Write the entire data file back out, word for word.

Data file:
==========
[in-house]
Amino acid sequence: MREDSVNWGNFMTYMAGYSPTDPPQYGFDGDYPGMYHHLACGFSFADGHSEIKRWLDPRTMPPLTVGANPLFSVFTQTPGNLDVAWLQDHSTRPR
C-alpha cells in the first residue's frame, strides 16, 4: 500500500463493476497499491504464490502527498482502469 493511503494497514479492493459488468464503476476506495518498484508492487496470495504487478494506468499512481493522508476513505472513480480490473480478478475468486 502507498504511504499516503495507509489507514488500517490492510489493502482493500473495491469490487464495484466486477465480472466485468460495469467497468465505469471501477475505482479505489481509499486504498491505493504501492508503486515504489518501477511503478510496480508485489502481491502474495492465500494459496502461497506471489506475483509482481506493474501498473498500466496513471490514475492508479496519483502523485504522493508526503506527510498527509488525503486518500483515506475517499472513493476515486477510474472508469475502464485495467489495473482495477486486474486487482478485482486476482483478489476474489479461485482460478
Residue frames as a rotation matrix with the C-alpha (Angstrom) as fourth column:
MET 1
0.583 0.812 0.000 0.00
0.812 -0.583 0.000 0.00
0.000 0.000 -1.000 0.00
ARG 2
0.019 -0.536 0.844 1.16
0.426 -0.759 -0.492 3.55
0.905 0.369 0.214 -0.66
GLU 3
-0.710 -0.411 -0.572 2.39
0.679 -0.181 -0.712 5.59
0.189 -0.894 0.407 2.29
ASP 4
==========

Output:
[in-house]
Amino acid sequence: MREDSVNWGNFMTYMAGYSPTDPPQYGFDGDYPGMYHHLACGFSFADGHSEIKRWLDPRTMPPLTVGANPLFSVFTQTPGNLDVAWLQDHSTRPR
C-alpha cells in the first residue's frame, strides 16, 4: 500500500463493476497499491504464490502527498482502469 493511503494497514479492493459488468464503476476506495518498484508492487496470495504487478494506468499512481493522508476513505472513480480490473480478478475468486 502507498504511504499516503495507509489507514488500517490492510489493502482493500473495491469490487464495484466486477465480472466485468460495469467497468465505469471501477475505482479505489481509499486504498491505493504501492508503486515504489518501477511503478510496480508485489502481491502474495492465500494459496502461497506471489506475483509482481506493474501498473498500466496513471490514475492508479496519483502523485504522493508526503506527510498527509488525503486518500483515506475517499472513493476515486477510474472508469475502464485495467489495473482495477486486474486487482478485482486476482483478489476474489479461485482460478
Residue frames as a rotation matrix with the C-alpha (Angstrom) as fourth column:
MET 1
0.583 0.812 0.000 0.00
0.812 -0.583 0.000 0.00
0.000 0.000 -1.000 0.00
ARG 2
0.019 -0.536 0.844 1.16
0.426 -0.759 -0.492 3.55
0.905 0.369 0.214 -0.66
GLU 3
-0.710 -0.411 -0.572 2.39
0.679 -0.181 -0.712 5.59
0.189 -0.894 0.407 2.29
ASP 4